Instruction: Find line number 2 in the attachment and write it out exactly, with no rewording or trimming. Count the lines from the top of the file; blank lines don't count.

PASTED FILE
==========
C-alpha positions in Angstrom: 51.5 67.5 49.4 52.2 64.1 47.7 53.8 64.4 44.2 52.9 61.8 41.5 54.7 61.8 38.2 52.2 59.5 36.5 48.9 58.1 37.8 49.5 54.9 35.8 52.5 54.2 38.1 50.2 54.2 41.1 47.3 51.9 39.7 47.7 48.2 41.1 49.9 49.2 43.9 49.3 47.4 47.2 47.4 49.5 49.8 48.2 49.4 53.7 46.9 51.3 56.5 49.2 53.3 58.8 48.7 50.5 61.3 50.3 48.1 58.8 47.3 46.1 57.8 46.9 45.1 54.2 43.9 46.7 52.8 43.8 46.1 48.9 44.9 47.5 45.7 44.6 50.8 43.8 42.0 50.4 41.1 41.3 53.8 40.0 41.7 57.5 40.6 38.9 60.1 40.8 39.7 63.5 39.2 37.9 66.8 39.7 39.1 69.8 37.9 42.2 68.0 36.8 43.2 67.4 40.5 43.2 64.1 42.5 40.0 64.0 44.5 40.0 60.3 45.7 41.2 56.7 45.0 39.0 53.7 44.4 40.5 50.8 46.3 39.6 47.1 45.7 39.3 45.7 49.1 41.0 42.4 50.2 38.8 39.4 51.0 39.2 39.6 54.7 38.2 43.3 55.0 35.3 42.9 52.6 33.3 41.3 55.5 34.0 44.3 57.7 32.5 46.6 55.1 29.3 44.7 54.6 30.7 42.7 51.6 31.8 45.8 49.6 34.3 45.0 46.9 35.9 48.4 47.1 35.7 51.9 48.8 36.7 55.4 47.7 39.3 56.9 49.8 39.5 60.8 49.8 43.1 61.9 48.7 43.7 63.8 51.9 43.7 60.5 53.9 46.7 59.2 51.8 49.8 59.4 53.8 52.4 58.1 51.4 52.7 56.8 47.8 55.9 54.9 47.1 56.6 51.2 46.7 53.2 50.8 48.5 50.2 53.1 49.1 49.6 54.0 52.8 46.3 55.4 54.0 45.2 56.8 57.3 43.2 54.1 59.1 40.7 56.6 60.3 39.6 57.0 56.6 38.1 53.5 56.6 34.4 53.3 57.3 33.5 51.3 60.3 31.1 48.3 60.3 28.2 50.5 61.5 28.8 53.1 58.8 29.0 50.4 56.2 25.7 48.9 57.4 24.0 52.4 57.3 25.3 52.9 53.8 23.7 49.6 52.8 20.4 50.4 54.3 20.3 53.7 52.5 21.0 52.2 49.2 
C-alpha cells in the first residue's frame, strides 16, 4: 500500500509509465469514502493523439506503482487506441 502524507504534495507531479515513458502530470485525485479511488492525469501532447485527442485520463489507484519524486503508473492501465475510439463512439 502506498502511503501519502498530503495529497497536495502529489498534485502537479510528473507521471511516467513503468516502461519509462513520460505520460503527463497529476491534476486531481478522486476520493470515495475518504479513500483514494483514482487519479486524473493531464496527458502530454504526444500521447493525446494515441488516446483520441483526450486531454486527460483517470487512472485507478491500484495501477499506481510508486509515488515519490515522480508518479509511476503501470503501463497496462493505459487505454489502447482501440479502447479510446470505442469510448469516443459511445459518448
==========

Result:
C-alpha cells in the first residue's frame, strides 16, 4: 500500500509509465469514502493523439506503482487506441 502524507504534495507531479515513458502530470485525485479511488492525469501532447485527442485520463489507484519524486503508473492501465475510439463512439 502506498502511503501519502498530503495529497497536495502529489498534485502537479510528473507521471511516467513503468516502461519509462513520460505520460503527463497529476491534476486531481478522486476520493470515495475518504479513500483514494483514482487519479486524473493531464496527458502530454504526444500521447493525446494515441488516446483520441483526450486531454486527460483517470487512472485507478491500484495501477499506481510508486509515488515519490515522480508518479509511476503501470503501463497496462493505459487505454489502447482501440479502447479510446470505442469510448469516443459511445459518448